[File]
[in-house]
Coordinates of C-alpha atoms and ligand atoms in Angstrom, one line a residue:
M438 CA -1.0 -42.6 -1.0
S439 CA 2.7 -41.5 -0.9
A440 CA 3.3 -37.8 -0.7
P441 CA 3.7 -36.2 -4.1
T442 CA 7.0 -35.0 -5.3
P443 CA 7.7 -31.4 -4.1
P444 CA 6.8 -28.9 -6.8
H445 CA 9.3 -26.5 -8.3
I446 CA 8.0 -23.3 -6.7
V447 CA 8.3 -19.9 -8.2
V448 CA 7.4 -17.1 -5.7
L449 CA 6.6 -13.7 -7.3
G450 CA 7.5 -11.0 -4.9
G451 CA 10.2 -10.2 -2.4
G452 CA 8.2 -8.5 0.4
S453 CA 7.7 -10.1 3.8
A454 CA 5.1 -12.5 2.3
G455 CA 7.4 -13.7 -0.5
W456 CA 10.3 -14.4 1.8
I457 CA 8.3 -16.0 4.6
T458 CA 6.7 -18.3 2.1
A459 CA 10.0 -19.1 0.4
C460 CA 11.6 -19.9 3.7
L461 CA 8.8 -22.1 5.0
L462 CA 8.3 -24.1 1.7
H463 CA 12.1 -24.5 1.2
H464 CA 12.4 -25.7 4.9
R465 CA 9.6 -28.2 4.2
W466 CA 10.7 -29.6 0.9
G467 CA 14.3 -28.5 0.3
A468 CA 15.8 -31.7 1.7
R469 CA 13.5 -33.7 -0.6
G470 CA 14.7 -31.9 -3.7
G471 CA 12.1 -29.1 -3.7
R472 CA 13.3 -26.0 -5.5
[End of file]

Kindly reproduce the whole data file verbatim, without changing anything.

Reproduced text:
[in-house]
Coordinates of C-alpha atoms and ligand atoms in Angstrom, one line a residue:
M438 CA -1.0 -42.6 -1.0
S439 CA 2.7 -41.5 -0.9
A440 CA 3.3 -37.8 -0.7
P441 CA 3.7 -36.2 -4.1
T442 CA 7.0 -35.0 -5.3
P443 CA 7.7 -31.4 -4.1
P444 CA 6.8 -28.9 -6.8
H445 CA 9.3 -26.5 -8.3
I446 CA 8.0 -23.3 -6.7
V447 CA 8.3 -19.9 -8.2
V448 CA 7.4 -17.1 -5.7
L449 CA 6.6 -13.7 -7.3
G450 CA 7.5 -11.0 -4.9
G451 CA 10.2 -10.2 -2.4
G452 CA 8.2 -8.5 0.4
S453 CA 7.7 -10.1 3.8
A454 CA 5.1 -12.5 2.3
G455 CA 7.4 -13.7 -0.5
W456 CA 10.3 -14.4 1.8
I457 CA 8.3 -16.0 4.6
T458 CA 6.7 -18.3 2.1
A459 CA 10.0 -19.1 0.4
C460 CA 11.6 -19.9 3.7
L461 CA 8.8 -22.1 5.0
L462 CA 8.3 -24.1 1.7
H463 CA 12.1 -24.5 1.2
H464 CA 12.4 -25.7 4.9
R465 CA 9.6 -28.2 4.2
W466 CA 10.7 -29.6 0.9
G467 CA 14.3 -28.5 0.3
A468 CA 15.8 -31.7 1.7
R469 CA 13.5 -33.7 -0.6
G470 CA 14.7 -31.9 -3.7
G471 CA 12.1 -29.1 -3.7
R472 CA 13.3 -26.0 -5.5